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Why Spike Lee Was Angry That This Oldboy Scene Got Cut

When Chan-wook Park's electrifying, brutalist revenge drama Oldboy hit U.S. theaters in 2005, it patently shocked American audiences who were not prepared for its brutal depictions of violence, its wild narrative twists, or its unabashedly unsettling eroticism. Even still, most were categorically enthralled by what they saw, with Park delivering a legitimate feast for the senses as stylish in its presentation as it was daring in its execution. Some even deemed it a perfect film that simply could not be improved upon, and the cinema-loving world at large ultimately hailed the film's mind-blowing one-shot hallway fight (in which the hero takes on dozens of assailants with little more than a hammer and his wits) as one of the greatest action scenes ever filmed. 

Spike Lee was not among those "perfect movie" purists. While the famed filmmaker clearly has a lot of love for Park's audaciously original Oldboy, he surprised the filmmaking world in the early aughts when he signed on to direct the English-language remake. Shock aside, Lee's involvement (and that of A-listers like Josh Brolin, Elizabeth Olsen, and Samuel L. Jackson) was surely enough to intrigue even the film's heaviest of doubters. Likewise, Lee's pre-release boasts that he was planning something spectacular for his version of the film's iconic hammer fight had many expecting fireworks when his Oldboy debuted.

Lee's take on the famed scene is undoubtedly thrilling in its own right, but he admitted in a 2013 New York Times interview that the epic one-shot he'd envisioned for his Oldboy was not the scene viewers saw in the film because it clearly isn't made up of one single shot. "It's not one shot. There's a cut in it. Shouldn't be, but there is a cut."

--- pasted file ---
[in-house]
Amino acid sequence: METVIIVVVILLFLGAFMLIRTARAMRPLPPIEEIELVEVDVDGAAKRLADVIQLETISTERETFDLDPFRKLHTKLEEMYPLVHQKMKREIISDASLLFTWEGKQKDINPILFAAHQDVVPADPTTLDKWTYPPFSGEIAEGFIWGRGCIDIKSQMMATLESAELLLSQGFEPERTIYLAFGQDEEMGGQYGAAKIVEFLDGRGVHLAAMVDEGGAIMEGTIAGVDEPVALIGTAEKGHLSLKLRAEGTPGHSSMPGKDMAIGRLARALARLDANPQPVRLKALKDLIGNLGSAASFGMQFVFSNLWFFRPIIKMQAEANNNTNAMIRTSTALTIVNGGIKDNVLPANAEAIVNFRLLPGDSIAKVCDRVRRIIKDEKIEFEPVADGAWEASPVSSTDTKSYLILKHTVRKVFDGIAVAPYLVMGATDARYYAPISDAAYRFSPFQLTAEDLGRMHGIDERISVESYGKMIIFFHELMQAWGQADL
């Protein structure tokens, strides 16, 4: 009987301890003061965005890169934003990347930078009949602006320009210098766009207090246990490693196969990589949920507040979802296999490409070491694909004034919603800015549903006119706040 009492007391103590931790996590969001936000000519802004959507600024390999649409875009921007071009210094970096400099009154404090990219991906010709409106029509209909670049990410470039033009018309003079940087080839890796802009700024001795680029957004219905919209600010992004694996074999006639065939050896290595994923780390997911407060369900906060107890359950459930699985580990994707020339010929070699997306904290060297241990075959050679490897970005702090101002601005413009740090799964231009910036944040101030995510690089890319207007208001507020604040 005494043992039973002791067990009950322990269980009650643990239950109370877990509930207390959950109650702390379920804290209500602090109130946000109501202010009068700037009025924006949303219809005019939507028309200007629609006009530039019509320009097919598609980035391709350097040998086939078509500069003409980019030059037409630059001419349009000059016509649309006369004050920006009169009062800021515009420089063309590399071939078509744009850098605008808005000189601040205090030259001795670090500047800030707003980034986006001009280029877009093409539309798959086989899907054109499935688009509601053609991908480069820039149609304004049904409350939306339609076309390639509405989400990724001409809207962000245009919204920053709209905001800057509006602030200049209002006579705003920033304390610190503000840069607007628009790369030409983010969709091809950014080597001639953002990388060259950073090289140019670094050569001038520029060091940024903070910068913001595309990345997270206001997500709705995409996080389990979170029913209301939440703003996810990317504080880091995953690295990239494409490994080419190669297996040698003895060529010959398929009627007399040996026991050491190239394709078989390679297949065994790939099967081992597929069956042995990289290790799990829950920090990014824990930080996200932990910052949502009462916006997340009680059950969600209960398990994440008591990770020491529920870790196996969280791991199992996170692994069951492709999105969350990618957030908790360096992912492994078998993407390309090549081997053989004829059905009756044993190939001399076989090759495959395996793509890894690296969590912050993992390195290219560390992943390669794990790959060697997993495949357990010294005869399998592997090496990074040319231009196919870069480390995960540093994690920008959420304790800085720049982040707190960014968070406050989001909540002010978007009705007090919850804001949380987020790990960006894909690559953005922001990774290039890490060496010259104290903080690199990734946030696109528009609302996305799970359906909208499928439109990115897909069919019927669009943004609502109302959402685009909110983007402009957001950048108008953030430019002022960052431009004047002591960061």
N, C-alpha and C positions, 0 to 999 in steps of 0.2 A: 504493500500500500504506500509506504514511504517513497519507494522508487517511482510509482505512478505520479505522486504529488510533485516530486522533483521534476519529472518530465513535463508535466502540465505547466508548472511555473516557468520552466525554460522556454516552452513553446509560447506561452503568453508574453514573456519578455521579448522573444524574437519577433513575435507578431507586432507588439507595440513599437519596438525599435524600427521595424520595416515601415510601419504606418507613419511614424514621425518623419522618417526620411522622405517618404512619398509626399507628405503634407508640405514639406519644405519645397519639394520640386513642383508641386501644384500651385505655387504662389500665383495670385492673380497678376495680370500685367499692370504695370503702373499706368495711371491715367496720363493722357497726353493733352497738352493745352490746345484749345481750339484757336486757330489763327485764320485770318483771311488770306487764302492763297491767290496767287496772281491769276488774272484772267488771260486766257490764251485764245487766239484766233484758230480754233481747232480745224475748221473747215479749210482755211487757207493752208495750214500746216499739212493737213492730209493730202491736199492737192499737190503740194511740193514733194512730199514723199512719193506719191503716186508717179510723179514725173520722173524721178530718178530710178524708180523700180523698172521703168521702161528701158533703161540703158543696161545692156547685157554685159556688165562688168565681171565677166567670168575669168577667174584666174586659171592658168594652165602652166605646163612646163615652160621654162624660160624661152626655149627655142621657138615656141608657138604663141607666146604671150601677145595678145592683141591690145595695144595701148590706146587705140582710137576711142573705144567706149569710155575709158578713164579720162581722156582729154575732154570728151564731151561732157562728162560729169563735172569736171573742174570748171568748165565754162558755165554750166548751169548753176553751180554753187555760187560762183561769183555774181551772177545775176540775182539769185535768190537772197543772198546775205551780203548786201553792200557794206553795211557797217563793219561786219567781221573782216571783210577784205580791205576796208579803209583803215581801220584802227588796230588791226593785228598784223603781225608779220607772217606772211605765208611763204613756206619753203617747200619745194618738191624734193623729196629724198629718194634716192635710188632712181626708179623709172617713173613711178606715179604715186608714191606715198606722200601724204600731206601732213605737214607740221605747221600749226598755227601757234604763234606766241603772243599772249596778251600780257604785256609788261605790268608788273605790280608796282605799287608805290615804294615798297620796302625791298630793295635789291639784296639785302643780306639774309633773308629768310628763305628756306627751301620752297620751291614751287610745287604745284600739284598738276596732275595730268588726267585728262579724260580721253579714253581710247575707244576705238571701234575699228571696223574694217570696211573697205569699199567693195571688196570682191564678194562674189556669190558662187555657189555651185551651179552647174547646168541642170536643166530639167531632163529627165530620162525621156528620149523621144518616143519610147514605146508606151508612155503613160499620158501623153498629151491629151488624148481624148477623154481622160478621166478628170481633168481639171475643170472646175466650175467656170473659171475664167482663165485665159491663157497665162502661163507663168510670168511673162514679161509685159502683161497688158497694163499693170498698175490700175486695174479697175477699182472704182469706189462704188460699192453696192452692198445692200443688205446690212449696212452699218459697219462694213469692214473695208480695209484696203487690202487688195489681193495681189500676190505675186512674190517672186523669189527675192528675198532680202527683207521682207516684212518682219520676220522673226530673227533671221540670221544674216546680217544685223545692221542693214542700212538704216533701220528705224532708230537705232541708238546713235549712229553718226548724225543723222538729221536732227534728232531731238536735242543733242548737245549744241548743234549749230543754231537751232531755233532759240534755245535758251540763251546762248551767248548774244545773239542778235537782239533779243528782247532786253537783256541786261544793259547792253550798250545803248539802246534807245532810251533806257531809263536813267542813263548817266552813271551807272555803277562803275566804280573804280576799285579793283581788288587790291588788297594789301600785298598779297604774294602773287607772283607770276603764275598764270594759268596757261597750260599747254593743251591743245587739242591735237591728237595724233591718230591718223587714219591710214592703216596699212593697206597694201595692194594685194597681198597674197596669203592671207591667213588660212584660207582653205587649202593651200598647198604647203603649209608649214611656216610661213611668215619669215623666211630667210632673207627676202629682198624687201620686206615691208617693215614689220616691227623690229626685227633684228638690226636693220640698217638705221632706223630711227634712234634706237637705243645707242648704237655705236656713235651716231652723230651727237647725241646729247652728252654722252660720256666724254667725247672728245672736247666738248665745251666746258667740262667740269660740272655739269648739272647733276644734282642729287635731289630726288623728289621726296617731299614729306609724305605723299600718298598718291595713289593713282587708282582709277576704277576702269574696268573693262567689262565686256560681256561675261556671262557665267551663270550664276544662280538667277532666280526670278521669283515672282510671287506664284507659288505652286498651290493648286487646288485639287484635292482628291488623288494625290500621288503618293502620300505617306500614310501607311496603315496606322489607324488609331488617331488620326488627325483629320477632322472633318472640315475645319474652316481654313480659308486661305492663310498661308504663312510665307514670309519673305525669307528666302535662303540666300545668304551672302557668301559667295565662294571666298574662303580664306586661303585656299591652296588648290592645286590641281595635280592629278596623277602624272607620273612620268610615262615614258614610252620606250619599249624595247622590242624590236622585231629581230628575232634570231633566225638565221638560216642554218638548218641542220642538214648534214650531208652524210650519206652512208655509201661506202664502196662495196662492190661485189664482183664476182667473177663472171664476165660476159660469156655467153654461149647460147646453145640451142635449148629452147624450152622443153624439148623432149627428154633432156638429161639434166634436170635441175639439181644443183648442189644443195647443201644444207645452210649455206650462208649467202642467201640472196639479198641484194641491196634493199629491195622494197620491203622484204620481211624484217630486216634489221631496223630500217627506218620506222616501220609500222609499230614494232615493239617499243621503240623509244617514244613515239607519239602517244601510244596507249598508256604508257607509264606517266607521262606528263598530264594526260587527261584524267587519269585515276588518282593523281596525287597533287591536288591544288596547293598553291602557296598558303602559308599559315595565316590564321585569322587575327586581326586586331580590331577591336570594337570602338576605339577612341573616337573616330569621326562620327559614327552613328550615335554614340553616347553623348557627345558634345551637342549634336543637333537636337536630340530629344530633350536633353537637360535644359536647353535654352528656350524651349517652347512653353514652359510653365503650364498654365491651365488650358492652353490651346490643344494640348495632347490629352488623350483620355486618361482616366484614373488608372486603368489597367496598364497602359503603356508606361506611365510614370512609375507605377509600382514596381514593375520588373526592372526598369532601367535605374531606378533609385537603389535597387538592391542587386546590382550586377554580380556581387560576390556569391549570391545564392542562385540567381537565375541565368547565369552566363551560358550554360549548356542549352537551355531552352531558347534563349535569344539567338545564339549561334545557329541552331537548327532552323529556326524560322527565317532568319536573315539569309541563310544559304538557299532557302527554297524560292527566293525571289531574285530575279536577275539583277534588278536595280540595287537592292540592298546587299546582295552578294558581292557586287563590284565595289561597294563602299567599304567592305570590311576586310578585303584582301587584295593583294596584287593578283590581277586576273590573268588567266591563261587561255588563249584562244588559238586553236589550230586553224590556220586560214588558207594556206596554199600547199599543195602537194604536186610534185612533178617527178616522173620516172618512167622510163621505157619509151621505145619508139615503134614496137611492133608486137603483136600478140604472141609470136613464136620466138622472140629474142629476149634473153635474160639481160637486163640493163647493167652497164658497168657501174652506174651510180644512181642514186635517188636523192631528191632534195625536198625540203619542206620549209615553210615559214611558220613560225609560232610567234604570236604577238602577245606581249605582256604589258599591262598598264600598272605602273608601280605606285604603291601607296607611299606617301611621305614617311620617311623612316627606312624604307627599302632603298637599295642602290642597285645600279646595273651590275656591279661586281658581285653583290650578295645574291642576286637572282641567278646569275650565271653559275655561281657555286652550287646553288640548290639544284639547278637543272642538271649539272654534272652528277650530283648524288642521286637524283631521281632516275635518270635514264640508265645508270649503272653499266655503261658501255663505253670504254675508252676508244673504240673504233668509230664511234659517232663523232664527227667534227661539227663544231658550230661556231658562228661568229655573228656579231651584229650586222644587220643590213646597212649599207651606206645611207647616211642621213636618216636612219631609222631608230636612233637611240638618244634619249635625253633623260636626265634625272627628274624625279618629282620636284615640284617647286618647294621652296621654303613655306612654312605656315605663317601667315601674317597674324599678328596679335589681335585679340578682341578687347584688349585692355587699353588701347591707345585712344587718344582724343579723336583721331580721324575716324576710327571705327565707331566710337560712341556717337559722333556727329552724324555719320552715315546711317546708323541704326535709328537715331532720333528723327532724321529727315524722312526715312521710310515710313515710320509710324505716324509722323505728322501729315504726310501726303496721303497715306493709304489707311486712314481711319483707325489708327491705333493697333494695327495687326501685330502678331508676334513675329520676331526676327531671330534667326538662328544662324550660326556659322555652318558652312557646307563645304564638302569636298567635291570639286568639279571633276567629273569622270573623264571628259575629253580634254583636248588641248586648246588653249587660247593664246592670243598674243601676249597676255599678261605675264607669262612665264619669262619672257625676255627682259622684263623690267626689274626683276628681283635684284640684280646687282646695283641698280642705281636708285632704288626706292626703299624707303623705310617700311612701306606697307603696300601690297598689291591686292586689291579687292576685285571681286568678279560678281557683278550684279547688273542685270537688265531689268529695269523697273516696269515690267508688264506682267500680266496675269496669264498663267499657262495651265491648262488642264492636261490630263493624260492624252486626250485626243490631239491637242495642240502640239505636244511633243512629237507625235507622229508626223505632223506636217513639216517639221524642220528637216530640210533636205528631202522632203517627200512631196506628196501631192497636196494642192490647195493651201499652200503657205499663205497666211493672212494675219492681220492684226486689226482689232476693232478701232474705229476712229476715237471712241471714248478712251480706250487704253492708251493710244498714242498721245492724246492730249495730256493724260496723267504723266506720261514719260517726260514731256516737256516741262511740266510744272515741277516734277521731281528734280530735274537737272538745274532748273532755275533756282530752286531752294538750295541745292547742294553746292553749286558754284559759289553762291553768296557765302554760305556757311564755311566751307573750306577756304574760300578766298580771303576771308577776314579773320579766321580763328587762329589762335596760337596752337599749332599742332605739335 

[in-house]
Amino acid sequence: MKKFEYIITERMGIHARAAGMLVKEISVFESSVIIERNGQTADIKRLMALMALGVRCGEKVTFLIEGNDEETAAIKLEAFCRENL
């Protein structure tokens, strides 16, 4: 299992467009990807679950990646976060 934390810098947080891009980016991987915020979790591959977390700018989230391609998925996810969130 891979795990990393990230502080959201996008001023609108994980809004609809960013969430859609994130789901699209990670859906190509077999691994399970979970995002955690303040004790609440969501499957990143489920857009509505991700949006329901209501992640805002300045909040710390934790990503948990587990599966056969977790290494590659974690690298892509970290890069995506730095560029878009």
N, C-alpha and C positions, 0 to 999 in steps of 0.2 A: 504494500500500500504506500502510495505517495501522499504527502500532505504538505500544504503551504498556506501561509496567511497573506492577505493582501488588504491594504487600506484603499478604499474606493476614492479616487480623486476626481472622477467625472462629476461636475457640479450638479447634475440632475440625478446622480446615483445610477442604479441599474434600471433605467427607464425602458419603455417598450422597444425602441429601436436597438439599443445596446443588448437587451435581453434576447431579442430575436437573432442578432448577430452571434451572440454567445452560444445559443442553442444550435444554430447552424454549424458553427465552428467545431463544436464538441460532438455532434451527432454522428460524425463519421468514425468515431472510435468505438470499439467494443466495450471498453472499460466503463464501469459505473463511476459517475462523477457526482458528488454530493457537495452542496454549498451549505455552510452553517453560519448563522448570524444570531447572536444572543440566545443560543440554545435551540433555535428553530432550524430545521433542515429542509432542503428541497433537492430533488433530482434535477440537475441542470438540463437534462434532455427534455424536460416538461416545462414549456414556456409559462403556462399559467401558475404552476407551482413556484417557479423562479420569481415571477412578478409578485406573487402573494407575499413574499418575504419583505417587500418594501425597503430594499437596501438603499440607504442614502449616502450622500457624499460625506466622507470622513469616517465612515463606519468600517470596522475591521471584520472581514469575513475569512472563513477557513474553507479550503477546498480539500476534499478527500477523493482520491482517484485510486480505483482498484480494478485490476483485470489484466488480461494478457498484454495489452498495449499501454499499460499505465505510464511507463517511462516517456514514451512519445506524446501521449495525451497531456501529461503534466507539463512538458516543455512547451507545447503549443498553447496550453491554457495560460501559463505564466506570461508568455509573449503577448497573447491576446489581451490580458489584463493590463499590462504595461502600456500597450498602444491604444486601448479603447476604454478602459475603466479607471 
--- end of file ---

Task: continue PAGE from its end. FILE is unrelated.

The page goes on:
Spike Lee wanted to shoot Oldboy's infamous hammer scene exactly how the original was done

That cut comes at about the 1:54 mark in the scene on YouTube, and it's legitimately jarring. When you account for how much work Lee, Brolin, and everyone involved put into executing an epic-yet-faithful take on the original, it's downright infuriating. And Lee had legitimately gone big for his version of the scene, too, complicating the already intricate action by moving it vertically between three separate levels of a parking garage instead of a single hallway. Per the NYT piece, he'd also tasked Brolin with six weeks of training to ensure they could capture the brutality of the moment in one shot as intended. 

Lee and company apparently pulled off seven complete takes of the scene, with the last take making Lee's preferred cut of the film. Sadly, the Da 5 Bloods helmer never got to show audiences the fruit of his Oldboy crew's labor. His disappointment is metered in that interview, but the filmmaker is clearly miffed about it. When pressed for details, however, the infamously verbose Lee could muster only, "Tough business. That's all I'm going to say. Tough business," implying the cut had indeed been forced by his bosses.

Those cuts were reportedly ordered after Lee delivered an epic, three-hour version of Oldboy, which ultimately hit theaters at a trim (nay butchered) 102-minutes. Unable to contain his annoyance over his boss' lack of vision, Lee went on to imply he would've reconsidered his faithful-to-the-original approach on that particular scene had he known it would be altered. "There's no reason to try and even attempt that shot unless it's a one-take. That's the scene from the original! That's the scene!" And that impassioned-yet-frustrated declaration pretty much says it all. Now, anybody know where we can get our eyes on Lee's three-hour version of Oldboy?